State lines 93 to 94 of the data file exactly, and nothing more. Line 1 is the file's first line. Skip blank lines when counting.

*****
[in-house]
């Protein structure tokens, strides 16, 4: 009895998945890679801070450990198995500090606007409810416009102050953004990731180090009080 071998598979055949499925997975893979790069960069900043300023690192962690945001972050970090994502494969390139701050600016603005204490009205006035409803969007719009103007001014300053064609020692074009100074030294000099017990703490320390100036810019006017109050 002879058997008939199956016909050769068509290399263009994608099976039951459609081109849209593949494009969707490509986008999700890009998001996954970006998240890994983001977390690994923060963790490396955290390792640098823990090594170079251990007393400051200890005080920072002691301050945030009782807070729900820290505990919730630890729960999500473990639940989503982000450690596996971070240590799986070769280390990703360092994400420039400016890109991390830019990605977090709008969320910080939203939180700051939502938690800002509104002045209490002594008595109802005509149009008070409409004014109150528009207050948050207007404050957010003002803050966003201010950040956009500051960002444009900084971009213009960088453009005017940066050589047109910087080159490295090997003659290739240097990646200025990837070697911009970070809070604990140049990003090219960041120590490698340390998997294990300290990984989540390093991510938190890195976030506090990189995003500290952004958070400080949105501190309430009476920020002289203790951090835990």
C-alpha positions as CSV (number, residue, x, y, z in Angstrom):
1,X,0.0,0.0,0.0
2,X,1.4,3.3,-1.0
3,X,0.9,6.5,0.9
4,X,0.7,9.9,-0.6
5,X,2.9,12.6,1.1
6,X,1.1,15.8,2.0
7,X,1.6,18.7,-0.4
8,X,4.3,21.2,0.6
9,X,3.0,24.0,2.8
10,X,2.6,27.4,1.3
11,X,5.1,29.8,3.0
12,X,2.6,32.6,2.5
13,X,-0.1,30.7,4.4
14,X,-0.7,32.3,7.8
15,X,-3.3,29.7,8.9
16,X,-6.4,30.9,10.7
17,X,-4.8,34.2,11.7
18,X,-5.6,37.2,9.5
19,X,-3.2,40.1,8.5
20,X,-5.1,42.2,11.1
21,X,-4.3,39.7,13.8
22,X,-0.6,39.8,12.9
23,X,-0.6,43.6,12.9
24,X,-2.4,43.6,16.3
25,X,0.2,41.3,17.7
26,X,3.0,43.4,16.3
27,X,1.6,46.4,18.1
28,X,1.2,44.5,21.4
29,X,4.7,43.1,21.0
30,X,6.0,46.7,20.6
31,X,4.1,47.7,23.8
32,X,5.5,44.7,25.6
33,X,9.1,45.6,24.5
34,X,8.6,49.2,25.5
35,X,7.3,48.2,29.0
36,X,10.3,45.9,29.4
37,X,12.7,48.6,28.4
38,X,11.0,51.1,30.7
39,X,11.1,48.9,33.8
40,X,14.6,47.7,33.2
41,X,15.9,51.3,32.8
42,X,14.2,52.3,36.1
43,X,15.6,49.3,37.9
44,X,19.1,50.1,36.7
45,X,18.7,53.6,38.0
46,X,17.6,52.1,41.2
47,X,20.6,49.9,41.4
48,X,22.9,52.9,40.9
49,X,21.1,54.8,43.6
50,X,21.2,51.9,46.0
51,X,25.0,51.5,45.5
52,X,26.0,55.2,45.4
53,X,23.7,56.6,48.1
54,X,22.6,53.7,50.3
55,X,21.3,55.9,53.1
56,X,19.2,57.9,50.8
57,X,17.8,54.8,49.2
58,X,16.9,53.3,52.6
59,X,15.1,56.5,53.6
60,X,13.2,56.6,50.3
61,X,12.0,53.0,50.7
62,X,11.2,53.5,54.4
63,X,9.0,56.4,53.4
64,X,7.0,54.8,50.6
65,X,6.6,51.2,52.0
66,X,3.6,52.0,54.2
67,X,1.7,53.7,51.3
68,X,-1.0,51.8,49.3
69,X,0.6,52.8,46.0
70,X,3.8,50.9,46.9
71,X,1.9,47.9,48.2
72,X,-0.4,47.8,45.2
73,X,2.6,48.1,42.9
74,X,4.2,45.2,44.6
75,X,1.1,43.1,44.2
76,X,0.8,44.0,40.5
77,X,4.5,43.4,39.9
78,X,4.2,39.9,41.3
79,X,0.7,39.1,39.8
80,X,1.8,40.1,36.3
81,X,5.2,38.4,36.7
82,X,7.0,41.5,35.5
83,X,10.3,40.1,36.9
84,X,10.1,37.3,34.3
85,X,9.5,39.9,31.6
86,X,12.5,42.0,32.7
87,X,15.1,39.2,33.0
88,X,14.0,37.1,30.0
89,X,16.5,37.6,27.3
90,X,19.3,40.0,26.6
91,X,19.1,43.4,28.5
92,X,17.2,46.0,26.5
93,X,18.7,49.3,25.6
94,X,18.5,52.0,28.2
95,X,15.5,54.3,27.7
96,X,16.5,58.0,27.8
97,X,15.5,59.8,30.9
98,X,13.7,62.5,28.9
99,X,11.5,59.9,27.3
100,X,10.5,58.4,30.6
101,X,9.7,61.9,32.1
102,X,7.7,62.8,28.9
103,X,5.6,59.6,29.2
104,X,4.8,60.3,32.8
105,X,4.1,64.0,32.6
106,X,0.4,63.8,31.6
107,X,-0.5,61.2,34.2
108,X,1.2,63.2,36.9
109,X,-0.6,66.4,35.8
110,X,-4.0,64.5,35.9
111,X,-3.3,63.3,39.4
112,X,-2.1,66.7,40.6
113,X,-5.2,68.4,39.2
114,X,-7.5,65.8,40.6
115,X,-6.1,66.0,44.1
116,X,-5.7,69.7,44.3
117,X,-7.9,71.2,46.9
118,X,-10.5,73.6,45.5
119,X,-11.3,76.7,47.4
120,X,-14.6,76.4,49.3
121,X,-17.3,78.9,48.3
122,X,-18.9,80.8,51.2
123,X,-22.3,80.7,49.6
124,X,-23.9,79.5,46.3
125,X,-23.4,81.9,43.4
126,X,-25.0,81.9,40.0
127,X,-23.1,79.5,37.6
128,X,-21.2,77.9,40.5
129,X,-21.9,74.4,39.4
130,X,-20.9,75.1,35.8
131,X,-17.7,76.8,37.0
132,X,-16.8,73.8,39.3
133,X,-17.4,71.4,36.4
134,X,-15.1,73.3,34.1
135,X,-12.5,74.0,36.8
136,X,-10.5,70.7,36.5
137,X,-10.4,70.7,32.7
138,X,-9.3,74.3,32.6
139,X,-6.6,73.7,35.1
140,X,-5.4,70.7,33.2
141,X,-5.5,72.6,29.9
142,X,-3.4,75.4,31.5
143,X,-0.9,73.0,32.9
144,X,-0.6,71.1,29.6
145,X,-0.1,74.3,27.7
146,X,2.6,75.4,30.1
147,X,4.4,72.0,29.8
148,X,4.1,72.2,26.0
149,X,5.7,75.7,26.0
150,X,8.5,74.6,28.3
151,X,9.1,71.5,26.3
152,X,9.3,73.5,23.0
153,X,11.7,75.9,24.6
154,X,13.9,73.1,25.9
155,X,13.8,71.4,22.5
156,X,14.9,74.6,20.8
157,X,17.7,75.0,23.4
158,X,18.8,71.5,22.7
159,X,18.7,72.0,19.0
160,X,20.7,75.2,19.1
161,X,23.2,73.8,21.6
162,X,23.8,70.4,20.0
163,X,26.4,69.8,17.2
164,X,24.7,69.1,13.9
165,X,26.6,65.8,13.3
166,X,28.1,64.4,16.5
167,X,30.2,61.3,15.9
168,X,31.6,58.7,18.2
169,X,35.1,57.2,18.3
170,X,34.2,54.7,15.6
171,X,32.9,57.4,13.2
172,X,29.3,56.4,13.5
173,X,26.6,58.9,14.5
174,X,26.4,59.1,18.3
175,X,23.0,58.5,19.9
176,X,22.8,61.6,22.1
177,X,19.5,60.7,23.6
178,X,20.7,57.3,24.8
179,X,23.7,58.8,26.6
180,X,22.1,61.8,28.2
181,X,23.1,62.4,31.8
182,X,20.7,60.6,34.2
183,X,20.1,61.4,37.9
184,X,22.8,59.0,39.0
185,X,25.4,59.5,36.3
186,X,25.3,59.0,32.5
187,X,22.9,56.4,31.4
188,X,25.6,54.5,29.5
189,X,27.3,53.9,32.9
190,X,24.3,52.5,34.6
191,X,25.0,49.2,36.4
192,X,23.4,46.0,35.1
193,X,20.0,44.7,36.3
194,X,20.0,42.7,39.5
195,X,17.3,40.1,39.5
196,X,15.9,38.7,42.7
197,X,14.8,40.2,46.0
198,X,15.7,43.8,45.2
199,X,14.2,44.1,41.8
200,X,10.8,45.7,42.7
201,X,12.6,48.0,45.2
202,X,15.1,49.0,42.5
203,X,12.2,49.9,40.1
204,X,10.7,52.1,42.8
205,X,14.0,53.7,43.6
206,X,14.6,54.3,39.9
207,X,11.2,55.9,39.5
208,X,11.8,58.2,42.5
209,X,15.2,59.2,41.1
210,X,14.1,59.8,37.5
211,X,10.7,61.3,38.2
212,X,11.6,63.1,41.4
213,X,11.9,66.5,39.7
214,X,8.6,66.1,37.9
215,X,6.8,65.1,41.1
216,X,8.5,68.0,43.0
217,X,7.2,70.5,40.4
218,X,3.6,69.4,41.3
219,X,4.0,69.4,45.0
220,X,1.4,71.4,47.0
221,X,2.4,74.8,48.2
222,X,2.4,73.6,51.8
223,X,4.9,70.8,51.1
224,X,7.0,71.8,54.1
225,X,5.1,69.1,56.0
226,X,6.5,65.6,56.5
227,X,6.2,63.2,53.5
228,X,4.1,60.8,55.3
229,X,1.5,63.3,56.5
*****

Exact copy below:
90,X,19.3,40.0,26.6
91,X,19.1,43.4,28.5